Strong digital leadership drives Africa’s digital transformation

Digital isn’t just about technologies, it’s about changing mindsets. The most well thought out digital transformation strategy will fail if employees are ill-prepared. Strong leadership and hands-on management can help to break down barriers, crack open silos and improve collaboration and information sharing, reshaping processes and motivating teams. These all make for a positive change experience.

In any leadership scenario, digital or non-digital, it is essential that a leader believes in what they are doing as this reflects on the people they are directing – digital transformation is no exception to this rule.

Belief is only the beginning. As a digital leader you need to be able to engage and motivate your people. Digital tools make the path to digital transformation easier, but they can’t replace the direction of a leader.

Effective leadership in a digital environment requires you to foster a culture of collaboration and innovation and put the organisation’s digital transformation strategy into action. To do this you must firstly be prepared to lead from the front and show exactly how it is done. This goes for any project where you are managing people, not just digital transformation.

For example, since I joined Orange in 2013, I have not printed a single page. I don’t even have a printer. This decision will not make a huge impact on our profit or save all the rain forests – but it is a principle, which I hope will change mindsets.

It is interesting to note that South Africa’s paper recycling rates match up to many countries where recycling started much earlier. The Paper Recycling Association of South Africa (Prasa) had projected paper recycling rates to increase to 63% by the end of 2017, since by December 2015 the paper and paper packaging industry exceeded this with 66% of the nation’s recoverable paper and cardboard being recovered for recycling. Now, in my office you won’t typically find any paper after meetings. My teams see me frown if they bring paper along. They quickly get the message and don’t bring paper again. It has become natural for them not to print, which is another small step towards transformation.

My second key principle is: don’t tell me it is impossible. Instead, let me know the amount of time, money and resources necessary to make the change and we can decide on the best way to progress. I don’t like it when people say “we have always done it this way”. This is not the attitude necessary to digitally transform. Having this perspective will not change anything. It won’t change your culture, your behaviour or the way you do things. How can you successfully sell transformation to a customer if you have no experience of the journey? The answer is with great difficulty.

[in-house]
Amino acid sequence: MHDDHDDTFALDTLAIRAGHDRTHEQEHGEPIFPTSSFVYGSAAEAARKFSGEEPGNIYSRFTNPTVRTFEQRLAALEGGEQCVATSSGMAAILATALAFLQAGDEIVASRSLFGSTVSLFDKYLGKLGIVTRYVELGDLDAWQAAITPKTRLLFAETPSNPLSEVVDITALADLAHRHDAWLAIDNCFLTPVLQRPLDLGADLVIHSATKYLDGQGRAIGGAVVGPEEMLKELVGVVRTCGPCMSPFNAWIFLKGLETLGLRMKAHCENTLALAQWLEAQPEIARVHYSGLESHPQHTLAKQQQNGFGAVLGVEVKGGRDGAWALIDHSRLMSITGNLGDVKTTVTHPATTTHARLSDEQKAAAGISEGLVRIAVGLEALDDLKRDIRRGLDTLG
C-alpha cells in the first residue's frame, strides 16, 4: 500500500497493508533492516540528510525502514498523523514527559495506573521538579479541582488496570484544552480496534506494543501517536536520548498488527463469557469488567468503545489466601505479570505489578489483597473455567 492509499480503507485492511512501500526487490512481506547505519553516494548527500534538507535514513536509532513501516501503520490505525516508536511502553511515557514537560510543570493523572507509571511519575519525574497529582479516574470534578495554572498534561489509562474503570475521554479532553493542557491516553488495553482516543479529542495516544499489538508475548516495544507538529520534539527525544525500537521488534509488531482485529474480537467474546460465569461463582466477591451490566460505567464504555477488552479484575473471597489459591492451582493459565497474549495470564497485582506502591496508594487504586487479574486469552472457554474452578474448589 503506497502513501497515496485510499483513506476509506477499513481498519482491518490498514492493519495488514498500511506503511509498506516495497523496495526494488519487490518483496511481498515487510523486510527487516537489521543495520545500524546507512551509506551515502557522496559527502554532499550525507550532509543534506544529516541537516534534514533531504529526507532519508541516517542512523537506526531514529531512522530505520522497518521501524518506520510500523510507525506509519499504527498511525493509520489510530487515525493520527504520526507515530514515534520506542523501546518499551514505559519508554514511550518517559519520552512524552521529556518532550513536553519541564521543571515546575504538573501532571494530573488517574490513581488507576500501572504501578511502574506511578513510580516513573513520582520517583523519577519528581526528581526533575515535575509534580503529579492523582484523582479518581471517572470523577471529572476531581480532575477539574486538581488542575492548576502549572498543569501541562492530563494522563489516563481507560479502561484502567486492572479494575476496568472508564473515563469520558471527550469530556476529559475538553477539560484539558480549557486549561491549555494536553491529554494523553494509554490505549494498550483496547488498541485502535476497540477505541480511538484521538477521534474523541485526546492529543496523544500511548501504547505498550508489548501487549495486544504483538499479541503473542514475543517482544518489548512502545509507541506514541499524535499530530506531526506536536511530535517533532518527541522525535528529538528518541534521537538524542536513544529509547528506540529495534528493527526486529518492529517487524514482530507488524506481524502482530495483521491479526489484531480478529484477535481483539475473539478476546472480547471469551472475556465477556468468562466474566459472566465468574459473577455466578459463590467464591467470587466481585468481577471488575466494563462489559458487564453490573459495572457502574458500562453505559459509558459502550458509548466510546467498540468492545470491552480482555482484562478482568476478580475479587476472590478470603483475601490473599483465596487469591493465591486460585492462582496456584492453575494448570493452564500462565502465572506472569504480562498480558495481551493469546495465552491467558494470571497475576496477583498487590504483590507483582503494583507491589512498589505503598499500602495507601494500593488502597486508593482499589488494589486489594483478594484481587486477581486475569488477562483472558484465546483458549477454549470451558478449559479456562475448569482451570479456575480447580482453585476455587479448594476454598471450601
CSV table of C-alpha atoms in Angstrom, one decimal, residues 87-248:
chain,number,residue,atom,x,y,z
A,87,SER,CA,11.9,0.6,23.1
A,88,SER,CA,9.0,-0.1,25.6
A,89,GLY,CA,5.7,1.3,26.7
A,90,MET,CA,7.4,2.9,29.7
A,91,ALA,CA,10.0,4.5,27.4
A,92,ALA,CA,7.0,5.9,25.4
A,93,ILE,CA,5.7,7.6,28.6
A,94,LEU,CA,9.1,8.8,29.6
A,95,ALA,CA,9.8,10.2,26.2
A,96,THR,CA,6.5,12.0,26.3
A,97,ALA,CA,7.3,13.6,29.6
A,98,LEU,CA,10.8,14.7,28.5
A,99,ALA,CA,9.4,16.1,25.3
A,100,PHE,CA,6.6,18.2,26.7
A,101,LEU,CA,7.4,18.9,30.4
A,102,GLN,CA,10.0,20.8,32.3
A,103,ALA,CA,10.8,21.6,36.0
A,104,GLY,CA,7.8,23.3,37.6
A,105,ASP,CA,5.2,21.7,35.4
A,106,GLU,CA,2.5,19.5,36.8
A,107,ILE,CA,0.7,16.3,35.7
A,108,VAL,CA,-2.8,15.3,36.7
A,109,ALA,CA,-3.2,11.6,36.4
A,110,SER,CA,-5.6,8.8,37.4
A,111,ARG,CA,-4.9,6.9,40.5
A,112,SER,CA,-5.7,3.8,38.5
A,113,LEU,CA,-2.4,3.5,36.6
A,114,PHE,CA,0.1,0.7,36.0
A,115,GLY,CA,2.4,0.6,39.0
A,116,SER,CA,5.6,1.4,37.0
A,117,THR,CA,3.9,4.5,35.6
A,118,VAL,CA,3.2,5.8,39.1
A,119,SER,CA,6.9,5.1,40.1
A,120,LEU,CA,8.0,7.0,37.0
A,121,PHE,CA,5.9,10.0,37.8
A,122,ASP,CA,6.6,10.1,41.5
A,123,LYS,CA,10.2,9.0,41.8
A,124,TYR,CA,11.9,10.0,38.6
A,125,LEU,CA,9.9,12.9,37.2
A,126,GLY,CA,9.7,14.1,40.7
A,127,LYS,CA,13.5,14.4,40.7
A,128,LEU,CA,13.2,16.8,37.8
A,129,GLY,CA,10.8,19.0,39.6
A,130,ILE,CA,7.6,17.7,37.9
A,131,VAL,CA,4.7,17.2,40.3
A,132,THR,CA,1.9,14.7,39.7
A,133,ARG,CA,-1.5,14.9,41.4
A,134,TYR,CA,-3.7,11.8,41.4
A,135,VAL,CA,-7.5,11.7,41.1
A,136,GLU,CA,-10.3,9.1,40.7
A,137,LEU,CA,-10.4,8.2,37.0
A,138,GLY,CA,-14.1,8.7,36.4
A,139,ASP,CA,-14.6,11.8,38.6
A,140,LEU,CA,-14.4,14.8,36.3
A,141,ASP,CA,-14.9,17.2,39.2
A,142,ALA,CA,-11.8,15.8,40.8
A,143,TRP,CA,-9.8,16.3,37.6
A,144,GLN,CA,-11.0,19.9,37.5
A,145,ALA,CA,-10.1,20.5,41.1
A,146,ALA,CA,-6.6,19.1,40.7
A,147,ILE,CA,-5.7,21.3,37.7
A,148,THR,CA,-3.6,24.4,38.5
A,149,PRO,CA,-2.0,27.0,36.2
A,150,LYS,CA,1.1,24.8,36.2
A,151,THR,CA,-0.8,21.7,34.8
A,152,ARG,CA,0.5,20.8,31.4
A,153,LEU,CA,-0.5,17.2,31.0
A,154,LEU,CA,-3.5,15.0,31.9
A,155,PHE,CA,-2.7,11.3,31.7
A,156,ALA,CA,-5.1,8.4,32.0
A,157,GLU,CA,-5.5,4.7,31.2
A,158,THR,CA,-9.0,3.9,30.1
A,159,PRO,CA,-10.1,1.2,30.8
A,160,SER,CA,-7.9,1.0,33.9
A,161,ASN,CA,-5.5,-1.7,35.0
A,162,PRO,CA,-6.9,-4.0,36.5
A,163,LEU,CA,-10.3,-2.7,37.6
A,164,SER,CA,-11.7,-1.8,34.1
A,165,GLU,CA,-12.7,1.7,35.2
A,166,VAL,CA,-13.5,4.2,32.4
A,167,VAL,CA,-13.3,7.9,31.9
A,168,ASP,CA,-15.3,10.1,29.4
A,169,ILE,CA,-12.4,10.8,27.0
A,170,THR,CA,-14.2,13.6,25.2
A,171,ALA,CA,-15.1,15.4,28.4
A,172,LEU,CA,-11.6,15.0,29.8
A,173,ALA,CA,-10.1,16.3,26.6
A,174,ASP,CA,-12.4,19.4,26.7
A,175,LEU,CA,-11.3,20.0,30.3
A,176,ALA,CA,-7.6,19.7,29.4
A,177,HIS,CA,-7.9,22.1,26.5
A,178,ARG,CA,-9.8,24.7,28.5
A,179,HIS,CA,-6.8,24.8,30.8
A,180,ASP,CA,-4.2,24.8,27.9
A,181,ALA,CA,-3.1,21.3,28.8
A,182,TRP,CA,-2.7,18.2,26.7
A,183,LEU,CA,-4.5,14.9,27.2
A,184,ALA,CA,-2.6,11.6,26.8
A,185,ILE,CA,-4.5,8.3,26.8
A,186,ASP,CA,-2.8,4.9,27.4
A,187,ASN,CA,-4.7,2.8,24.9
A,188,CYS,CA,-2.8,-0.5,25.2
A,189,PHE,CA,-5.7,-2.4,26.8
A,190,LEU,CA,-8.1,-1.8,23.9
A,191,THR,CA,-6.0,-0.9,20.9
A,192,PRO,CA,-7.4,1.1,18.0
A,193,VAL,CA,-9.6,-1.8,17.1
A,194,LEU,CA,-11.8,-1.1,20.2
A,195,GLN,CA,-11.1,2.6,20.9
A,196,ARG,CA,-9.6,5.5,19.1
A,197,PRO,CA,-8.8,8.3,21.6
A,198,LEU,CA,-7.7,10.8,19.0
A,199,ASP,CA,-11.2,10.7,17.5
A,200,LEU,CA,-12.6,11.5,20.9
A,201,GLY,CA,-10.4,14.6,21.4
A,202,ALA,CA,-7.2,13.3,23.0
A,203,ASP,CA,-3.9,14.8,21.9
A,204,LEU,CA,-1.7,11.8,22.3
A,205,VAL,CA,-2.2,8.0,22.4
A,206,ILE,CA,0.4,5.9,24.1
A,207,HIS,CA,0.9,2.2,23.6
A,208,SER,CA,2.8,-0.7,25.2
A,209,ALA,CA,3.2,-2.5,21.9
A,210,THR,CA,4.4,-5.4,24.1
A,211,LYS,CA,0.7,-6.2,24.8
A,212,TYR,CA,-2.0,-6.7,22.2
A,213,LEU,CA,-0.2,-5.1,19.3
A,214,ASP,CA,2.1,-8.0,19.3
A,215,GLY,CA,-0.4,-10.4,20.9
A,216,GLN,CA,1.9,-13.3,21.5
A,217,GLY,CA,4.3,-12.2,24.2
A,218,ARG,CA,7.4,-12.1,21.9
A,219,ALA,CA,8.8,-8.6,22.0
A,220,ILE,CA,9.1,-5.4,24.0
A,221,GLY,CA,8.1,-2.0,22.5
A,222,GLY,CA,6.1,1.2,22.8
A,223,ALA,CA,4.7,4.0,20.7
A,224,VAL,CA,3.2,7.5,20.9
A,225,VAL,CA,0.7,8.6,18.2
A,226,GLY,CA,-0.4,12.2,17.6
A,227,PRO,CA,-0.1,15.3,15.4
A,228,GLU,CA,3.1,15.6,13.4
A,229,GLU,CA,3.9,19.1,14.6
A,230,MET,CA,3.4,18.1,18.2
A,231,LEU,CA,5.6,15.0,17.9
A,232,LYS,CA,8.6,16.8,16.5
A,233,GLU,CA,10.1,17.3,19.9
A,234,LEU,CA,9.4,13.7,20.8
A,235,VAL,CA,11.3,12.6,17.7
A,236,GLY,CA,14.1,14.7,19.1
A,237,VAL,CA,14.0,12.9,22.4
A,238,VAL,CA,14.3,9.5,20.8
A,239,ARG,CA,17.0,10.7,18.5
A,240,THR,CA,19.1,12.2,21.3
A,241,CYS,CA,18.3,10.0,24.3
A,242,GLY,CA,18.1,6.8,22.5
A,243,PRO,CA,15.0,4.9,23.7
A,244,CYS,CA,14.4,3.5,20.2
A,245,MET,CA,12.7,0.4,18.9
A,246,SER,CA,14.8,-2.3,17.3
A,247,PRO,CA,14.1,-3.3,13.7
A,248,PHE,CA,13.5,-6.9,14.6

Leading by example

In addition to strong leadership, digital transformation needs early adopters. You can’t be a dictator and force people to use digital tools. It has no value. But you can’t expect your people to embrace technological change if you are not putting your vision into practice and using these digital tools either.

I am a self-confessed early adopter of technology and like gadgets. In my leisure time, I enjoy off-road driving. This may sound more like mud than digital, but there is a twist. I download old 17th and 18th century maps and overlay them on Google satellite maps. If the route gets complex, I send up a drone and can quickly see where to go on my iPad.

At work I was one of the first to sign up for our internal collaboration platform Plazza, which I see as the best way of creating a digital brain in my diverse region, which crosses time zones and cultures. It is an invaluable brain-storming tool that I’d eventually like to open up a segment of to our customers. These tools become exponentially more useful, the more people you can get to use them.

As a digital leader you must speak to the older and younger generations alike, utilize their talents, aid their development and explain the value of digital technologies and processes to the organisation’s future.

We had one young member of staff who reduced emails by 70% in her department by setting up a group on our internal collaboration platform. We asked her to present to management teams so we could drive this idea forward. This reflects an informal investment in change throughout our company.

I always explain what the bigger picture is – why we do and don’t do things – and I find people are much more accepting and supportive.

Don’t forget human contact

My region, as I have highlighted, is vast and culturally diverse, which makes driving transformation difficult. I see change as a natural process, not a hurdle. But I do believe to escalate change people need that human touch. People need to connect on a personal level with other people. With conference calls we all know you do not get people’s undivided attention. I therefore ensure that team members physically visit offices to explain digital transformation and answer any questions, so people start from a solid foundation.

Digital technologies play a pivotal role in creating an enabling environment for new business models and investment. We may be in a digital world, but humans are social beings and we must not forget that face-to-face contact is very powerful.

By Richard van Wageningen, Vice President, IMEAR region, Orange Business Services.


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